The San Francisco Giants just cut dead weight, freed up some cash, and fully embraced the prospect movement all in a deal with their favorite dump site, the Texas Rangers.
Early Sunday morning, news broke of the San Francisco Giants making an interesting trade with the Texas Rangers. The Giants created roughly $3 million in room underneath the luxury tax by jettisoning the underperforming and most easily movable pieces in the franchise.
Austin Jackson and Corey Gearrin are headed to the Texas Rangers, while the Giants will receive either cash or a player to be named later. The Giants also sent them pitching prospect, Jason Bahr, as a thank you for taking on bad players with salaries that somewhat hurt the Giants ability to make moves this trade window.
Austin Jackson’s time with the San Francisco Giants was quite short. He was signed to a two year, $6 million deal this offseason and proceeded to hit .242 with a .607 OPS. Fangraphs has his DRS at a miserable -10 in 292.2 innings. For example, Denard Span was worth -27 DRS last year in roughly 1000+ innings in CF. He was more than a third of the way there, and likely would’ve been worse. Jackson was just about as unplayable as Corey Gearrin though.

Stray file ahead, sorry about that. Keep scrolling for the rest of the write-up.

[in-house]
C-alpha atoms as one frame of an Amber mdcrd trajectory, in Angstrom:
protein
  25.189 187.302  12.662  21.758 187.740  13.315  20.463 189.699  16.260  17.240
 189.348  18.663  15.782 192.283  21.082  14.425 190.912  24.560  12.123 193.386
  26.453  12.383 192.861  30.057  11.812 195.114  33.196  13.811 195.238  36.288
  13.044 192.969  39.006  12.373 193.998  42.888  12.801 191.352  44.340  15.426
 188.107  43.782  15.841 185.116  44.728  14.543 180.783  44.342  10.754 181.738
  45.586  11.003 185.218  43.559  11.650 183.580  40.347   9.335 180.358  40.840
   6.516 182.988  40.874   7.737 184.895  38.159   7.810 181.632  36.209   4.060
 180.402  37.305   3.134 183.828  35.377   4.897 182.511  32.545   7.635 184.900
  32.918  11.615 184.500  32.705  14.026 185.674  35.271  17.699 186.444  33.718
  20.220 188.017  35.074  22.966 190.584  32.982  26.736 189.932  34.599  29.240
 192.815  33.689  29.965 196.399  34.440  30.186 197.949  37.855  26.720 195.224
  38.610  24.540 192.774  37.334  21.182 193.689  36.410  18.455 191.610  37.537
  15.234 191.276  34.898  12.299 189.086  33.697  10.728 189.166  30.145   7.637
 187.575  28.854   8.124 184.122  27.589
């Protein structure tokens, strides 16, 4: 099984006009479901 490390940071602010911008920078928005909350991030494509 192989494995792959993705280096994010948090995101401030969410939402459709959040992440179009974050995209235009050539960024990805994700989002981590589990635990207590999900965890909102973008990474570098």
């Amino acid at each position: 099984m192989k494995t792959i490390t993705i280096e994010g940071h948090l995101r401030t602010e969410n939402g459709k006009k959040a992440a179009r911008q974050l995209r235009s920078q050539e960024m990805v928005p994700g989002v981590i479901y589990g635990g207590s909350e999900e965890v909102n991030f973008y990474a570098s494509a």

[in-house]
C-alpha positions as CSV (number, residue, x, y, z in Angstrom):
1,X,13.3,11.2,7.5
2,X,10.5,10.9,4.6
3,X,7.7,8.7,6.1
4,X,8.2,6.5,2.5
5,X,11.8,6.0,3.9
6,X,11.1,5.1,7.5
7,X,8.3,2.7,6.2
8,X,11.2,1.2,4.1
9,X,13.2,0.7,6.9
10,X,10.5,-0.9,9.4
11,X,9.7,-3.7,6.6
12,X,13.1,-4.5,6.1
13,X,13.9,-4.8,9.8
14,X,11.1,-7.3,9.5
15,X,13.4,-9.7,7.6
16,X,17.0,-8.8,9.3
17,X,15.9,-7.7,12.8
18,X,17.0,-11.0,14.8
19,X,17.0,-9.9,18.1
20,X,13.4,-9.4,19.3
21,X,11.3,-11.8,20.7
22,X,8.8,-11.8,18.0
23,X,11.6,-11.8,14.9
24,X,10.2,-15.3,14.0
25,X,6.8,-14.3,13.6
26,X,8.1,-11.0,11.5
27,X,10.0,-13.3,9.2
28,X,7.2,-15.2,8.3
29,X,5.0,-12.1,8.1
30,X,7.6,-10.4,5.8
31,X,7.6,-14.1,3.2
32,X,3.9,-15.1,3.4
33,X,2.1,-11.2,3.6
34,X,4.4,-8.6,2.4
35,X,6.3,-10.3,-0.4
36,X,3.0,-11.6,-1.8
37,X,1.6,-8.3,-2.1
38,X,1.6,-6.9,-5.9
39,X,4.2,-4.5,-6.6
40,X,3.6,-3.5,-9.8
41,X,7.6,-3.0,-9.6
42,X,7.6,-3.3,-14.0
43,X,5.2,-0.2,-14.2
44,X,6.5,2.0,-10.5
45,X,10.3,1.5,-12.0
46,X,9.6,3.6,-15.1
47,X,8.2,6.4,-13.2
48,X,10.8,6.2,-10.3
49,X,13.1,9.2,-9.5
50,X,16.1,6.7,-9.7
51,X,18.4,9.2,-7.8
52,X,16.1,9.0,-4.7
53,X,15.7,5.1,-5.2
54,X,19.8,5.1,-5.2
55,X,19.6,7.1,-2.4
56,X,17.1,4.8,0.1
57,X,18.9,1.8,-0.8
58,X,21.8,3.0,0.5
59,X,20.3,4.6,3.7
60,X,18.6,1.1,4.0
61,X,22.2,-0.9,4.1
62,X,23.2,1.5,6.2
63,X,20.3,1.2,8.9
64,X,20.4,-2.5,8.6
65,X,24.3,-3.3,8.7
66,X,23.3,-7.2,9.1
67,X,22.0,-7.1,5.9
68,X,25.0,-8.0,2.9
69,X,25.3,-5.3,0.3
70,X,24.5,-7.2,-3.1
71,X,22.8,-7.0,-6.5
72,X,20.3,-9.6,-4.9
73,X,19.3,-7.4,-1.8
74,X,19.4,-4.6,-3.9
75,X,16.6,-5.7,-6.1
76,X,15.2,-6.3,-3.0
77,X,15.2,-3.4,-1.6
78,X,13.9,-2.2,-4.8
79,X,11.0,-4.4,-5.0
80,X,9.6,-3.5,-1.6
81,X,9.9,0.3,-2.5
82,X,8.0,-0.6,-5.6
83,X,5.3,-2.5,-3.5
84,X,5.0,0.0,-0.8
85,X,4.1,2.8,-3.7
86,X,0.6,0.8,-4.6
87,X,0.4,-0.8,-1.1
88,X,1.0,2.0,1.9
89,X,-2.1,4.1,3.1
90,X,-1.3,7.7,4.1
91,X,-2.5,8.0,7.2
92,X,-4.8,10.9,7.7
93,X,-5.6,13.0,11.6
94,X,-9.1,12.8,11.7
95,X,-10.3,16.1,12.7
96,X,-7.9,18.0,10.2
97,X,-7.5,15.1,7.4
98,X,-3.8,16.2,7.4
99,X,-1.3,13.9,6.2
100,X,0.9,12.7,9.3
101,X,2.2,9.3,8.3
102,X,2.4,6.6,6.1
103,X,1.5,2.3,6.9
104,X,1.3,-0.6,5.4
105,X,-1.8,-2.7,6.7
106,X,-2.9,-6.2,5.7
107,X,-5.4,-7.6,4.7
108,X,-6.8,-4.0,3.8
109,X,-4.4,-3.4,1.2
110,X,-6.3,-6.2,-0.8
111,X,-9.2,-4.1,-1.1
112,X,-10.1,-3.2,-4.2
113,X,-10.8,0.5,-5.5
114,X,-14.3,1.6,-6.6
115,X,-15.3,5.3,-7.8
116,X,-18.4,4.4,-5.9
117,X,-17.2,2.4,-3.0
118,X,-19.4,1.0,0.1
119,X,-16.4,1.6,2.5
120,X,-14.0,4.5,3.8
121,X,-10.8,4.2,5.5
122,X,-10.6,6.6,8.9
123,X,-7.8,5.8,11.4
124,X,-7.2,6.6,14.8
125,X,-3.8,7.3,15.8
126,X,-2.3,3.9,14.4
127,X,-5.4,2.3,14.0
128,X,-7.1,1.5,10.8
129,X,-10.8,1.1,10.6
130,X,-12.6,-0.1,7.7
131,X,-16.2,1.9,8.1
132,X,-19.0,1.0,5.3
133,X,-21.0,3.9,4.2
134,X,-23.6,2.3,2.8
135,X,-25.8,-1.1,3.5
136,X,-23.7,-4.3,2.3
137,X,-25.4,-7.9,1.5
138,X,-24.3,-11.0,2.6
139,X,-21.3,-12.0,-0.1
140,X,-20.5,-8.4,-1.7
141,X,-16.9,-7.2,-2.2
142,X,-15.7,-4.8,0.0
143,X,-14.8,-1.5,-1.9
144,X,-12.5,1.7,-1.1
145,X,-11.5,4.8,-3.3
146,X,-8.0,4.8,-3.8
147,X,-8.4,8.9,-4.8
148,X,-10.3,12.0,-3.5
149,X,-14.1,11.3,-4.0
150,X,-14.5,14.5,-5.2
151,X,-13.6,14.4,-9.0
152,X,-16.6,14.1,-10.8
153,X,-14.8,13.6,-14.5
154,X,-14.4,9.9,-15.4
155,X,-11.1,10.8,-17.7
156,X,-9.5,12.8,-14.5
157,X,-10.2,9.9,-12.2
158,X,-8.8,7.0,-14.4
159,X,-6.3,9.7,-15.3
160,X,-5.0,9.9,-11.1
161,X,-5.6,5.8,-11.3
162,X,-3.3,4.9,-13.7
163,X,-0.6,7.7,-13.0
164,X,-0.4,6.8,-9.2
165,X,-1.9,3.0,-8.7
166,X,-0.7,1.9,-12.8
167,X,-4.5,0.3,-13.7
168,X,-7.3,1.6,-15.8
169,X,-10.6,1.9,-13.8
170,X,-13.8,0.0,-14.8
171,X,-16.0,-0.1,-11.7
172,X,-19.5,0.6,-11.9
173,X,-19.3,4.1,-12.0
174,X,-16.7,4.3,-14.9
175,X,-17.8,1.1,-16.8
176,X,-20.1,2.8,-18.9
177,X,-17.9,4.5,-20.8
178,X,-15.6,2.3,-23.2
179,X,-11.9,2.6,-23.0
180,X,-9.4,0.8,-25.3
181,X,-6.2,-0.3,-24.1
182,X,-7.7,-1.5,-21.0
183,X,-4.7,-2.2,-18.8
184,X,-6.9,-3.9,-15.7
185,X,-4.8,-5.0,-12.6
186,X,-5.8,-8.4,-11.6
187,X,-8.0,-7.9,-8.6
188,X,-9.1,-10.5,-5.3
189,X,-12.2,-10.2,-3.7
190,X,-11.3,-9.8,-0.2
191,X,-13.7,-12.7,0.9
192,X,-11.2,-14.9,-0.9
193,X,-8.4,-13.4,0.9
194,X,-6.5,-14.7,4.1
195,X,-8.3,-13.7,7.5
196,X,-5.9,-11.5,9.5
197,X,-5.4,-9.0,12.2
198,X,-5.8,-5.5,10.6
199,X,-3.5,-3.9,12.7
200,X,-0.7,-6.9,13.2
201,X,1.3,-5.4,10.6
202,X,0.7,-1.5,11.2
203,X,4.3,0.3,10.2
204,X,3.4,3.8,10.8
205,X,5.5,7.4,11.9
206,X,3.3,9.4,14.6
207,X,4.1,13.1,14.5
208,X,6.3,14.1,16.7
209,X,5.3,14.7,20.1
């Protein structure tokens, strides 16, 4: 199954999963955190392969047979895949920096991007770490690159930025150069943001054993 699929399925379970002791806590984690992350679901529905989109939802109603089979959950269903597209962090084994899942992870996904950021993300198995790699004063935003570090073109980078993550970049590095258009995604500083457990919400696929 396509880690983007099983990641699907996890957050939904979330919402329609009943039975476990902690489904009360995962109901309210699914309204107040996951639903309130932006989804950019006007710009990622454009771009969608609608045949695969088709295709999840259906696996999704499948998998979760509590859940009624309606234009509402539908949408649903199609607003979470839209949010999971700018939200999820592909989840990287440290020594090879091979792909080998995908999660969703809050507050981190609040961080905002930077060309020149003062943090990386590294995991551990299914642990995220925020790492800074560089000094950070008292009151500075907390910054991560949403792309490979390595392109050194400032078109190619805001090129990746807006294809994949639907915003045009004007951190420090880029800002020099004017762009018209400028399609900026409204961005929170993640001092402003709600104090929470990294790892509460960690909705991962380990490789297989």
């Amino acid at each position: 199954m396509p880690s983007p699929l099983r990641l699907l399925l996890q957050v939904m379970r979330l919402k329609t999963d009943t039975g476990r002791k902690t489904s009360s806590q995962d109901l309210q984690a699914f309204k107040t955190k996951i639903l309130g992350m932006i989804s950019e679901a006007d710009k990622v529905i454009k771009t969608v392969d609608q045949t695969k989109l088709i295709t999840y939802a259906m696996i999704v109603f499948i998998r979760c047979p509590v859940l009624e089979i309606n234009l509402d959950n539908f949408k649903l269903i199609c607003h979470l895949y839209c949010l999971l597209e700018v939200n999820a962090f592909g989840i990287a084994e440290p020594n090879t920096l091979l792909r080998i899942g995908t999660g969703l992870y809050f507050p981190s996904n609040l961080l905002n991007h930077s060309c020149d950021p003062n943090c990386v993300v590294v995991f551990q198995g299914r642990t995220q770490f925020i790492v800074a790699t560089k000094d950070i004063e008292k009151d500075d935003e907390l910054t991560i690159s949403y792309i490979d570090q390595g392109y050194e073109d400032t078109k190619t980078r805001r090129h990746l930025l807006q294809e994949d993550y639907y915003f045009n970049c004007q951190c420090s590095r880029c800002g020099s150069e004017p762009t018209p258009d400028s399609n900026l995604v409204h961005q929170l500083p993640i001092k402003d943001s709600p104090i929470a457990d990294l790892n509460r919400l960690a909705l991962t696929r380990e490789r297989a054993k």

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Gearrin had a decent first two weeks of the season, and then the bottom fell out. In 30 innings he has a 4.20 ERA and a 1.533 WHIP, just a year removed from posting an ERA in the low twos in 2017. Gearrin only made three appearances in the final 19 days of June.
Black has posted a 2.28 ERA across both AA and AAA. In 31.2 innings he has 58 strikeouts and 11 walks. His WHIP is a nice 0.79. Duggar struggled a lot in the spring, but his numbers have rebounded quite nicely. He is slashing .272./.354/.421/.775 and has posted 28 doubles. He’s not going to be a power guy though. His on base threat and glove will be his biggest assets.
Jason Bahr is an intriguing young prospect who really started to show well in A ball. Bahr was the fifth round draft pick for the Giants last year. In his first year in pro ball, he posted a 2.55 across both A and A+. He struck out 103 in 84.2 innings. He is a prospect that most will be very sad to see go, as his future was starting to look quite bright.
The big picture for the Giants though is that they have plenty of intriguing arms in their system, and at least three or four starters who can be ready in the next year or two. He’s not their best remaining pitching prospect. Losing Bahr hurts a bit, but the improvements that can be made to the big league roster because of this trade outweigh the negatives.